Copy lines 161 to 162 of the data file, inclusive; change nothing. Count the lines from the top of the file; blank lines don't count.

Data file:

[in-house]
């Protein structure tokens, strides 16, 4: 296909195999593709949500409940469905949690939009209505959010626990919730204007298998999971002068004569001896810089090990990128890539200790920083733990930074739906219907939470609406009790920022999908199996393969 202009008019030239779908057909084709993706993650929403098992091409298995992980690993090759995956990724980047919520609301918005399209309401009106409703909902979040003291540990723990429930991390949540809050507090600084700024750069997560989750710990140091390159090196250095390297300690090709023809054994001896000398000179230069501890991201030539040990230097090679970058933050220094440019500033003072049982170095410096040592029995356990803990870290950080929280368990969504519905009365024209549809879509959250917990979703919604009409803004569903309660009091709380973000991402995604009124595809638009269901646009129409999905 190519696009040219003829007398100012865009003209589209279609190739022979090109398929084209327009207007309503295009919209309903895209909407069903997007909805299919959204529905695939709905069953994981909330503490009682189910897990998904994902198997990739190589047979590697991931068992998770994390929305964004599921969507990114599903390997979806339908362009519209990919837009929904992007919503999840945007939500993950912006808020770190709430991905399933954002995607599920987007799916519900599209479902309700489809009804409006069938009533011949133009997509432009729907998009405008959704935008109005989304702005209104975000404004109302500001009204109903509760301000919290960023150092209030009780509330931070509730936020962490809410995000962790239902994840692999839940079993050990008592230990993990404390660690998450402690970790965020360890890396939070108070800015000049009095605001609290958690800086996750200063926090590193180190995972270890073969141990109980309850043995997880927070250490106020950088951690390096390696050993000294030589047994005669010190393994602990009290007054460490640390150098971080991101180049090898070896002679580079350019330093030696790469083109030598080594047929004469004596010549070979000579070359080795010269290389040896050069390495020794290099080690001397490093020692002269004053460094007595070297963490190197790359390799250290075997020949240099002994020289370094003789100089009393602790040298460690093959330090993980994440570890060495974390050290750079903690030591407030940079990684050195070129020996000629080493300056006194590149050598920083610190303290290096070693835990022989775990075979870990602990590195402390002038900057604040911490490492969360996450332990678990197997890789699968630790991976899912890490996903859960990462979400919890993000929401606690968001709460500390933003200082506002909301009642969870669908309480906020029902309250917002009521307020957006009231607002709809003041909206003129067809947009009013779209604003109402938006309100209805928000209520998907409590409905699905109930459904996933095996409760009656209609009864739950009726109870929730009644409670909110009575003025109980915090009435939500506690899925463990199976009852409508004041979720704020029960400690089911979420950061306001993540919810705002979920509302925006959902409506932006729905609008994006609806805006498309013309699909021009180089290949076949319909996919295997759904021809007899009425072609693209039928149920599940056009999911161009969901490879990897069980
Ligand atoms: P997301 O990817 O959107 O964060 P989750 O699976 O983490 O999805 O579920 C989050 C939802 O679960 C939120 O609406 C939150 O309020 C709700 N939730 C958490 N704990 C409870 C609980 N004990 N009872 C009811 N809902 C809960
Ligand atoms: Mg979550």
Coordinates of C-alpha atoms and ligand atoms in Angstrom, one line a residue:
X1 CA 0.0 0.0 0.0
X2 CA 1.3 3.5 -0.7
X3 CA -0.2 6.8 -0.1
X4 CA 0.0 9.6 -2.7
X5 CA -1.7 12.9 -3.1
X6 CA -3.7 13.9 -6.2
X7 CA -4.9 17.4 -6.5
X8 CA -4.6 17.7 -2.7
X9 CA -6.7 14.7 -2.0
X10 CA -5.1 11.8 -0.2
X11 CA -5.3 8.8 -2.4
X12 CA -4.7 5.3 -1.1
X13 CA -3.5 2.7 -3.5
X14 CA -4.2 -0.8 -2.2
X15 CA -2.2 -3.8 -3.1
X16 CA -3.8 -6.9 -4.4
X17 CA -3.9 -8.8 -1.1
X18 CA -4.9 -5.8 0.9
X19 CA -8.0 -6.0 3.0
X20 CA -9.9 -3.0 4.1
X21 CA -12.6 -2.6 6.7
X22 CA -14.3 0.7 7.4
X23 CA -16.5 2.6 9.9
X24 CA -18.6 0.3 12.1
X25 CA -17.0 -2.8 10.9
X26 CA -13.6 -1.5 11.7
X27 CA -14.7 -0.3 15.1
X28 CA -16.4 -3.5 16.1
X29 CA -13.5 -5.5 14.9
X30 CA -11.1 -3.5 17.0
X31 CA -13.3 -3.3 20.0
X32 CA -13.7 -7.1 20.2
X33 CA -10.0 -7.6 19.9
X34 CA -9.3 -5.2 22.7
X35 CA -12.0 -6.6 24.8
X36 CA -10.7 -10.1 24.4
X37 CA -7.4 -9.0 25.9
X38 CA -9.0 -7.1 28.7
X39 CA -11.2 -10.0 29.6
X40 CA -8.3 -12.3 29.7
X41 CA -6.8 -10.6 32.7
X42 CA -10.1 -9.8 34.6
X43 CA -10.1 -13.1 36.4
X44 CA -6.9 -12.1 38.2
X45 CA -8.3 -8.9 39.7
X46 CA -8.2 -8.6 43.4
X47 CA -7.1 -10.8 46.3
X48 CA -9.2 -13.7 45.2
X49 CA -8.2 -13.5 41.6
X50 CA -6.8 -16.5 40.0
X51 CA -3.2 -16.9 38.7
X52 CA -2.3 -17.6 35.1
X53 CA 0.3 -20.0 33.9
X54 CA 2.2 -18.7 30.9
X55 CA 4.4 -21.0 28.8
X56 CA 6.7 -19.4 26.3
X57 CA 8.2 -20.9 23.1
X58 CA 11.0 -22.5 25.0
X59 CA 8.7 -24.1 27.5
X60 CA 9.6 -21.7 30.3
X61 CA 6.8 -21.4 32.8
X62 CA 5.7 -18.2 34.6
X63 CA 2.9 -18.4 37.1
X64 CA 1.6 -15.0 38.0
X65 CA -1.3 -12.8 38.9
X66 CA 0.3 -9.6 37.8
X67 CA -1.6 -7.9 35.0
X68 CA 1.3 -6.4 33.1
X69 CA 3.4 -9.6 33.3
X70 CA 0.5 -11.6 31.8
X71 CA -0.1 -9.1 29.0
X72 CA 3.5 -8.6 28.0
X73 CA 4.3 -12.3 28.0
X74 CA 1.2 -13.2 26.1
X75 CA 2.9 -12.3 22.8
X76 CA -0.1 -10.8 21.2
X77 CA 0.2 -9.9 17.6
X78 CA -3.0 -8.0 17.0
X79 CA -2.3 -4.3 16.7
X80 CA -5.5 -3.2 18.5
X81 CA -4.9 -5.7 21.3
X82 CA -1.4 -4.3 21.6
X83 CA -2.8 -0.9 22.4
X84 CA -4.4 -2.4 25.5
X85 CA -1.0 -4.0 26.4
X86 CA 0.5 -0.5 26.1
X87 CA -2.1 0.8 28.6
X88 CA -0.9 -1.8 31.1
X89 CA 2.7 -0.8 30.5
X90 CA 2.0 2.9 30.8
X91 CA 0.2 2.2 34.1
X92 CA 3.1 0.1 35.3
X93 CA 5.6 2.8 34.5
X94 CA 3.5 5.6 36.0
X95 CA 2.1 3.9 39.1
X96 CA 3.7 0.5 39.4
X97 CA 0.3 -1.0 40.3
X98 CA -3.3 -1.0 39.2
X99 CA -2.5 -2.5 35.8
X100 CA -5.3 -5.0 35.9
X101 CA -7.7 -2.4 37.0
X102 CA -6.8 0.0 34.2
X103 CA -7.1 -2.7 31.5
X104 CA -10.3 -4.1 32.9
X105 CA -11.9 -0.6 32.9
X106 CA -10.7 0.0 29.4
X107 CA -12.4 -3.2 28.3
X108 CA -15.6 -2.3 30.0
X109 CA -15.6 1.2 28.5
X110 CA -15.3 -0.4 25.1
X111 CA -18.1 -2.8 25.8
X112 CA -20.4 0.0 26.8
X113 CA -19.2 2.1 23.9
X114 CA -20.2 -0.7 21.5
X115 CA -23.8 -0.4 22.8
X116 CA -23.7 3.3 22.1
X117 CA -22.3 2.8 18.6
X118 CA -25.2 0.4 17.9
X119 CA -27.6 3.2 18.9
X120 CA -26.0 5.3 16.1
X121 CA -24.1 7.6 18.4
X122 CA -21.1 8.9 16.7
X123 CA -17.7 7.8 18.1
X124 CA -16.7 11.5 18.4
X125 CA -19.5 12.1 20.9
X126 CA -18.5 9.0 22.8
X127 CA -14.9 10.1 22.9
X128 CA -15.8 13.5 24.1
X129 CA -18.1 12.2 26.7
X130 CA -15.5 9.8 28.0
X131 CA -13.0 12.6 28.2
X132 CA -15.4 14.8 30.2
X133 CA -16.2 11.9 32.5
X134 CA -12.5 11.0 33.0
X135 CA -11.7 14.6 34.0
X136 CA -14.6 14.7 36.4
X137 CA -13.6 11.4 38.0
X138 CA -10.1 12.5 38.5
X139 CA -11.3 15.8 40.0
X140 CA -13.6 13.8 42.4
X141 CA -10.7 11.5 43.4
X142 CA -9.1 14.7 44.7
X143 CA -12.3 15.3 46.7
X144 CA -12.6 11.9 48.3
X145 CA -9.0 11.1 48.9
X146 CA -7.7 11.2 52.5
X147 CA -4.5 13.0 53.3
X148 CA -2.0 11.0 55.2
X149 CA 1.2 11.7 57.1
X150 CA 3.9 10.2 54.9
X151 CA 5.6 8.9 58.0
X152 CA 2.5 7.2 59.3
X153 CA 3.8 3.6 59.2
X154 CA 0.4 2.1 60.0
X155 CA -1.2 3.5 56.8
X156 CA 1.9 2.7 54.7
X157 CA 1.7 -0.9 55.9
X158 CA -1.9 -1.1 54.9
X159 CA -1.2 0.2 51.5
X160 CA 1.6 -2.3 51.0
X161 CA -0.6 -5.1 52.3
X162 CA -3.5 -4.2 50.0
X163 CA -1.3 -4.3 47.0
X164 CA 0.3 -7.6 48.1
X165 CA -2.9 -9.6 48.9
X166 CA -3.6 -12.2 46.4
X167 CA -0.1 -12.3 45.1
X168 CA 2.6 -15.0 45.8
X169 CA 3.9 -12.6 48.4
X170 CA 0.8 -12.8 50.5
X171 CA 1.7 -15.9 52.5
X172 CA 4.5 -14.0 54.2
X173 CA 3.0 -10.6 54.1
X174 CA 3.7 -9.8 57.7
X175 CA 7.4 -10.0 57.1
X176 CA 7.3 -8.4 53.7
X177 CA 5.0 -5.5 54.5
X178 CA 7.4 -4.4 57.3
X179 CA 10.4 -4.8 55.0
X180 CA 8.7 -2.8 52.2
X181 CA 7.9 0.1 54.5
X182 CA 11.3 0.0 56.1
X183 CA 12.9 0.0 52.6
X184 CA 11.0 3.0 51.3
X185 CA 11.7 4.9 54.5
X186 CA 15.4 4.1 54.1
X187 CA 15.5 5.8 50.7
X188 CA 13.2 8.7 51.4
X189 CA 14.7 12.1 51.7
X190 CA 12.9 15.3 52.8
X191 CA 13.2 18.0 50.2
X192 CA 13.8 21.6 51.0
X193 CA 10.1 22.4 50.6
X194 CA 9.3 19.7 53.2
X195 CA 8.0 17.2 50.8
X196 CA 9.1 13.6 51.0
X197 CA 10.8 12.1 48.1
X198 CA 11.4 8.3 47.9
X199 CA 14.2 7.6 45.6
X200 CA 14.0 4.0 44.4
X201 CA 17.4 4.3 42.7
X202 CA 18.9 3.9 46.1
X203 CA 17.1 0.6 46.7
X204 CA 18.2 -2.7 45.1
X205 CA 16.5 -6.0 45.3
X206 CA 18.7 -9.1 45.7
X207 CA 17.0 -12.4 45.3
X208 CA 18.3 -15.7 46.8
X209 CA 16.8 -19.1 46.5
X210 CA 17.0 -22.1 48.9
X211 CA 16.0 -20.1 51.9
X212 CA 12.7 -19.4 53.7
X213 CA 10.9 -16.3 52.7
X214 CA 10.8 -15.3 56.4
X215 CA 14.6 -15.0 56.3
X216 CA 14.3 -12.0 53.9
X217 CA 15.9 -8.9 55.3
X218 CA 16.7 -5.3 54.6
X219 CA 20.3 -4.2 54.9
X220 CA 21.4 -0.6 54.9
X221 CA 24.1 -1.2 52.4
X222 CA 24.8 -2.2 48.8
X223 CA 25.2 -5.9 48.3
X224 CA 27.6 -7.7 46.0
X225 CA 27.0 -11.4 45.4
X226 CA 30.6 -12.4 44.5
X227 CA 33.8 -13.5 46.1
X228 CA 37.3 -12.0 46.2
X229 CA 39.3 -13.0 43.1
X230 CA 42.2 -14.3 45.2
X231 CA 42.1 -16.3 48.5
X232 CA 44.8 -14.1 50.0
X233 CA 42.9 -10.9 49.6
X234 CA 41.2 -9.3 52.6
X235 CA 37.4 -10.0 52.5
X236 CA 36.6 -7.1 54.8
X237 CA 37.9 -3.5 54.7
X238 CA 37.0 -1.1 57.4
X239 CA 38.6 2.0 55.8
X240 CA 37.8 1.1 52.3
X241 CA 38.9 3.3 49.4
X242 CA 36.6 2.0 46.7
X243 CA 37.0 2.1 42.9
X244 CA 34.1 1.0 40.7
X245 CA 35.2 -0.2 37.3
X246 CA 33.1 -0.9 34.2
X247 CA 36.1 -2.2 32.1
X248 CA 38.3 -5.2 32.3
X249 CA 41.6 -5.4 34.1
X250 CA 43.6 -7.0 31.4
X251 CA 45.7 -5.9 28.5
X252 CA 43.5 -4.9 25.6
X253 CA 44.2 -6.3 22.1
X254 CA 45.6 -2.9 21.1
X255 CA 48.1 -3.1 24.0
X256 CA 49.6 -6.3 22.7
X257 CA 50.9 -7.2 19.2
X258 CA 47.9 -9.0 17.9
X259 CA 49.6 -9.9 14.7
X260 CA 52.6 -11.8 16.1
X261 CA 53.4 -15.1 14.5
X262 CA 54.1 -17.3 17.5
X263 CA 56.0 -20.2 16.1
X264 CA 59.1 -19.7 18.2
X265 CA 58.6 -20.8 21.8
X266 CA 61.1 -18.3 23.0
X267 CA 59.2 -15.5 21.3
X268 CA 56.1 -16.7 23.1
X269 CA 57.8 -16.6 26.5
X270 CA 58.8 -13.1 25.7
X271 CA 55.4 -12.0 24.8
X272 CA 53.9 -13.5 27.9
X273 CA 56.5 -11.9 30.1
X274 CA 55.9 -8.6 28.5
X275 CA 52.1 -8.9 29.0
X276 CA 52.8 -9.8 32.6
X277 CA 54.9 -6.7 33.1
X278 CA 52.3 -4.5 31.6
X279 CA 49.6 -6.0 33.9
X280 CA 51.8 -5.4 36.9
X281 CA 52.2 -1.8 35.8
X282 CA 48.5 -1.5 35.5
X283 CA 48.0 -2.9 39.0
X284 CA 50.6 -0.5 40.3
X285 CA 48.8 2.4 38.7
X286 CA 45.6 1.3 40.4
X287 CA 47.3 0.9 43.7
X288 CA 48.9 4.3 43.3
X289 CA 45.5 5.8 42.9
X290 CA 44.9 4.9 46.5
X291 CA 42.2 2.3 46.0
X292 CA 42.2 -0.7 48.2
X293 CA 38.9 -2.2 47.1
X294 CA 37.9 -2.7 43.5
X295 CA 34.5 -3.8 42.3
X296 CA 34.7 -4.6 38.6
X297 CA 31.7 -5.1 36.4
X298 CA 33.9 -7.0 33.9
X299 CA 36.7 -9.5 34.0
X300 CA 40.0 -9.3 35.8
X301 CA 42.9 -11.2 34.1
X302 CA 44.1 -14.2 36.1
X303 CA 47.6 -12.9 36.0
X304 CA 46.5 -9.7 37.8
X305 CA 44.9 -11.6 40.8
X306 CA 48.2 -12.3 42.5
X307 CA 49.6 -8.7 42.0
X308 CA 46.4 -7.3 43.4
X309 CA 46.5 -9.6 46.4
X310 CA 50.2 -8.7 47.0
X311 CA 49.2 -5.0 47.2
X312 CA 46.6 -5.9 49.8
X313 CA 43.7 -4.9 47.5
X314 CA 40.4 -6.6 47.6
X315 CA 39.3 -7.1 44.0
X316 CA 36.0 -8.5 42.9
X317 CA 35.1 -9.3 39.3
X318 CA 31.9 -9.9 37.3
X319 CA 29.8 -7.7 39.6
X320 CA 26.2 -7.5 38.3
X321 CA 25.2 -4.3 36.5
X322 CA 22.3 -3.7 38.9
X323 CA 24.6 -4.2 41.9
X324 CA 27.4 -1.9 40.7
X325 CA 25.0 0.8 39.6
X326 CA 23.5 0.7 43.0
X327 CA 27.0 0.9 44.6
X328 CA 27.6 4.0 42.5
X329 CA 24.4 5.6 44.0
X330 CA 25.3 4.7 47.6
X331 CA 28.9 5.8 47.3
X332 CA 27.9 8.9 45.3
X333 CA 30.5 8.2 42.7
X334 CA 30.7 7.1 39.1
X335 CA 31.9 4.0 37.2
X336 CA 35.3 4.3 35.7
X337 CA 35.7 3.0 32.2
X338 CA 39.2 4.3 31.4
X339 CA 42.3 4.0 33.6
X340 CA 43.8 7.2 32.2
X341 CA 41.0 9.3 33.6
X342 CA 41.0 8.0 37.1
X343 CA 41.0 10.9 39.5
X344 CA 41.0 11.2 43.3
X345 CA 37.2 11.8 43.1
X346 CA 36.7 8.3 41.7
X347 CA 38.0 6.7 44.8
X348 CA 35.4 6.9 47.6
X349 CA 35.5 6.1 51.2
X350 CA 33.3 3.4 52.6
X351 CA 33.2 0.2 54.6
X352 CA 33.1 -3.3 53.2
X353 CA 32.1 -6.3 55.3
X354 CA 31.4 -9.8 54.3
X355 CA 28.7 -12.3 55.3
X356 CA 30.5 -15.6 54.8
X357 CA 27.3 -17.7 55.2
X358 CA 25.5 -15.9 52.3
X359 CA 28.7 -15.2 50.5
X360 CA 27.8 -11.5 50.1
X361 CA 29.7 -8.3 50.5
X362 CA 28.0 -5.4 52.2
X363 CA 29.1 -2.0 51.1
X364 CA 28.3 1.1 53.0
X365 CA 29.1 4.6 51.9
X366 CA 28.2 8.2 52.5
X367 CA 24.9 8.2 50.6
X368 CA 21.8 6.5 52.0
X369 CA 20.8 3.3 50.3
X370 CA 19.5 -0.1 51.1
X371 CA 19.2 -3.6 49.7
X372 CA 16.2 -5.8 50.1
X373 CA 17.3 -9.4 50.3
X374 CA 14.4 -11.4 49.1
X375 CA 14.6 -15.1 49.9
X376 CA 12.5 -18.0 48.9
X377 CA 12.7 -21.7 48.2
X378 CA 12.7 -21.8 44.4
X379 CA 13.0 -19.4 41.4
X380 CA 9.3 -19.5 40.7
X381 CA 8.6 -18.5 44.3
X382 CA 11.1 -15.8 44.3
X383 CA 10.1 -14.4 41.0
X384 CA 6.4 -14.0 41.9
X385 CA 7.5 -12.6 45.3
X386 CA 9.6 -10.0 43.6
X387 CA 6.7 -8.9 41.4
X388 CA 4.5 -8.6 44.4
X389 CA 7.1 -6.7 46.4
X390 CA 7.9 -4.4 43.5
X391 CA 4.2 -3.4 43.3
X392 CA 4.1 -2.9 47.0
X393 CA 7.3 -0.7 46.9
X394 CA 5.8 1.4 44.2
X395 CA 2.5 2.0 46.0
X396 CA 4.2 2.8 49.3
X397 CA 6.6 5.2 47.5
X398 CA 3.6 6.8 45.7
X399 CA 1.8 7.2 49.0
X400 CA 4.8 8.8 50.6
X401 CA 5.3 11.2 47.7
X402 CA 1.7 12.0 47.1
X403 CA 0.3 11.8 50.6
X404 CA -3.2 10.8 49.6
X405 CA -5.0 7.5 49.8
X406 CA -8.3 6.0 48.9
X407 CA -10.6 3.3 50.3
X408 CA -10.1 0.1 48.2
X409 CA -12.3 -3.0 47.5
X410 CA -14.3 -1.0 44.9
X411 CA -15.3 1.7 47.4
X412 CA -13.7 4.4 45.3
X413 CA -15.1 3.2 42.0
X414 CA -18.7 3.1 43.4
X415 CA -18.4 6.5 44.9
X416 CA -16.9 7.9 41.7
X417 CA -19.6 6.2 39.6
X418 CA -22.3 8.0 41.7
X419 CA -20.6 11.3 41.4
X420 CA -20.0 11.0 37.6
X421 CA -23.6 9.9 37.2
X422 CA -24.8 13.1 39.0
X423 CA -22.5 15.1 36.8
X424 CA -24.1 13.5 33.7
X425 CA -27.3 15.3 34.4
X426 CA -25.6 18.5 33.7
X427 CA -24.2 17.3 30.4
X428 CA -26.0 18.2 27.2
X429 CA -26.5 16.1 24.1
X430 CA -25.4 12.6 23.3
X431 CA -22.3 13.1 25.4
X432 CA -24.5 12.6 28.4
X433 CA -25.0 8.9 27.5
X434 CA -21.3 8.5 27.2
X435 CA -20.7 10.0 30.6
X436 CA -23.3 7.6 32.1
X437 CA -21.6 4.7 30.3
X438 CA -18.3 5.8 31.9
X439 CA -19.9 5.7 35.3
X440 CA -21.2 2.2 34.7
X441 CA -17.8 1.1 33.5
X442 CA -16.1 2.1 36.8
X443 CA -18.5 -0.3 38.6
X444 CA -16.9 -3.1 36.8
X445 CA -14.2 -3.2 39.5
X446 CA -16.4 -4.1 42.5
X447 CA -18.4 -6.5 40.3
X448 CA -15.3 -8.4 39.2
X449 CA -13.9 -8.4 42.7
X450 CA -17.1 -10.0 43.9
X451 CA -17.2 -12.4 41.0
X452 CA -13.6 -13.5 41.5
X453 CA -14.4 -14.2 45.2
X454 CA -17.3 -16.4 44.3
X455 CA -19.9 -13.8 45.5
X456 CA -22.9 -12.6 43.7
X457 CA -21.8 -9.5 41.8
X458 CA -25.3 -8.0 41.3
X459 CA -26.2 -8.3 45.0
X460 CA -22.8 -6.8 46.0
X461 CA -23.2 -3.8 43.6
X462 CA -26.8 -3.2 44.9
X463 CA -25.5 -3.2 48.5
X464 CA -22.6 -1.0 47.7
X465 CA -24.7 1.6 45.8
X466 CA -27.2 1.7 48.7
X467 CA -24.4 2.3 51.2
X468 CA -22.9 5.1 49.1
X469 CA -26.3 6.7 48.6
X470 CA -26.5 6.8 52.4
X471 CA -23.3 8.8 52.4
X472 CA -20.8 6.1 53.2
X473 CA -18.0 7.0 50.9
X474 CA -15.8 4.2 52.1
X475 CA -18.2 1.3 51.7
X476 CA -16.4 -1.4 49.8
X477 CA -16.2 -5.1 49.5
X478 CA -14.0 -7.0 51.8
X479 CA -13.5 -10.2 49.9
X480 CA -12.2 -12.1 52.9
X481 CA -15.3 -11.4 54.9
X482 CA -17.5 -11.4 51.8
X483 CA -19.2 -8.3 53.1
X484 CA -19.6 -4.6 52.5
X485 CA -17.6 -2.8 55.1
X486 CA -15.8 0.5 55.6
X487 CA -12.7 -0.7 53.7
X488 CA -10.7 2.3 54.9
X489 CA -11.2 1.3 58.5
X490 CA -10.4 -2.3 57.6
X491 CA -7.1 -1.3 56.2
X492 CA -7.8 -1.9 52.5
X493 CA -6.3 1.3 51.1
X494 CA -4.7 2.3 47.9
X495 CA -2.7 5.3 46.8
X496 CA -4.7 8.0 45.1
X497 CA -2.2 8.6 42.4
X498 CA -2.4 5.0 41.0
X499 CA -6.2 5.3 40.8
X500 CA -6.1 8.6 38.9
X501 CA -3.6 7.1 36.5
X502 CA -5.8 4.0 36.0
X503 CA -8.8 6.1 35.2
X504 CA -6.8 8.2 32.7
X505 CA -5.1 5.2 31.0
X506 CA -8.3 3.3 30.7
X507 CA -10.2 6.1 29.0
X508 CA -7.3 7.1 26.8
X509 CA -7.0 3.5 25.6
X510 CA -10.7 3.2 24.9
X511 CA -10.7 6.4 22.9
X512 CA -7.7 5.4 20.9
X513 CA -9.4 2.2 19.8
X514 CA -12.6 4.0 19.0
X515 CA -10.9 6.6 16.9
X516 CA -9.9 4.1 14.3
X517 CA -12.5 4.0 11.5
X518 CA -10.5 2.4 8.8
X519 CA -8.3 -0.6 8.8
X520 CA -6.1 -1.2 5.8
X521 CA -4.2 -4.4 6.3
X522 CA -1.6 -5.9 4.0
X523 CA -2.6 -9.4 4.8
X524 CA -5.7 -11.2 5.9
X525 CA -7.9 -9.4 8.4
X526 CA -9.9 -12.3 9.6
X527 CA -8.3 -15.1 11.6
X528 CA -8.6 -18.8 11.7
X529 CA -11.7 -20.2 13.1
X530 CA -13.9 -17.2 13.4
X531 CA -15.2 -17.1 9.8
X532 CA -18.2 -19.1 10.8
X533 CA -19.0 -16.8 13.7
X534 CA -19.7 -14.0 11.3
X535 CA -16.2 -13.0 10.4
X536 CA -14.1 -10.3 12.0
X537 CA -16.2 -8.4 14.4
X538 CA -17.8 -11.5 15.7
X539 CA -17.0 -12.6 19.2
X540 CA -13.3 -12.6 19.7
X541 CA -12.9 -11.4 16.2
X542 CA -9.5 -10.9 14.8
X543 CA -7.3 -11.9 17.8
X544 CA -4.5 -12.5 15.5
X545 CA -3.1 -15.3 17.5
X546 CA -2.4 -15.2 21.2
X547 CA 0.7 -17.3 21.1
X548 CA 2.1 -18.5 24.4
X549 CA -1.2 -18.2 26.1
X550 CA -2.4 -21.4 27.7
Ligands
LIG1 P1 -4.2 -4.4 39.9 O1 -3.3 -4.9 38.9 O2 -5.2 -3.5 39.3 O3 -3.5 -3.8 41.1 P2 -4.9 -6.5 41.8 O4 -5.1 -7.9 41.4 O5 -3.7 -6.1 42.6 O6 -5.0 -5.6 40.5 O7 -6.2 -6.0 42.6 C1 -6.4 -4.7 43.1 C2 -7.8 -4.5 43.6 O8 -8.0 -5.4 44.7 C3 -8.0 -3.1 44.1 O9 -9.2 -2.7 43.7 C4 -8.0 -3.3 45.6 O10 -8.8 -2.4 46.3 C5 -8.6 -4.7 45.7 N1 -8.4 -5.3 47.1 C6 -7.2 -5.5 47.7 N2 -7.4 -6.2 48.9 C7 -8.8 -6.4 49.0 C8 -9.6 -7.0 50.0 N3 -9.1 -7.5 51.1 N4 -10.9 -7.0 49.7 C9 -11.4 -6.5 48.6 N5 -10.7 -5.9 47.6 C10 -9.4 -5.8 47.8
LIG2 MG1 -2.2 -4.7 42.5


X156 CA 1.9 2.7 54.7
X157 CA 1.7 -0.9 55.9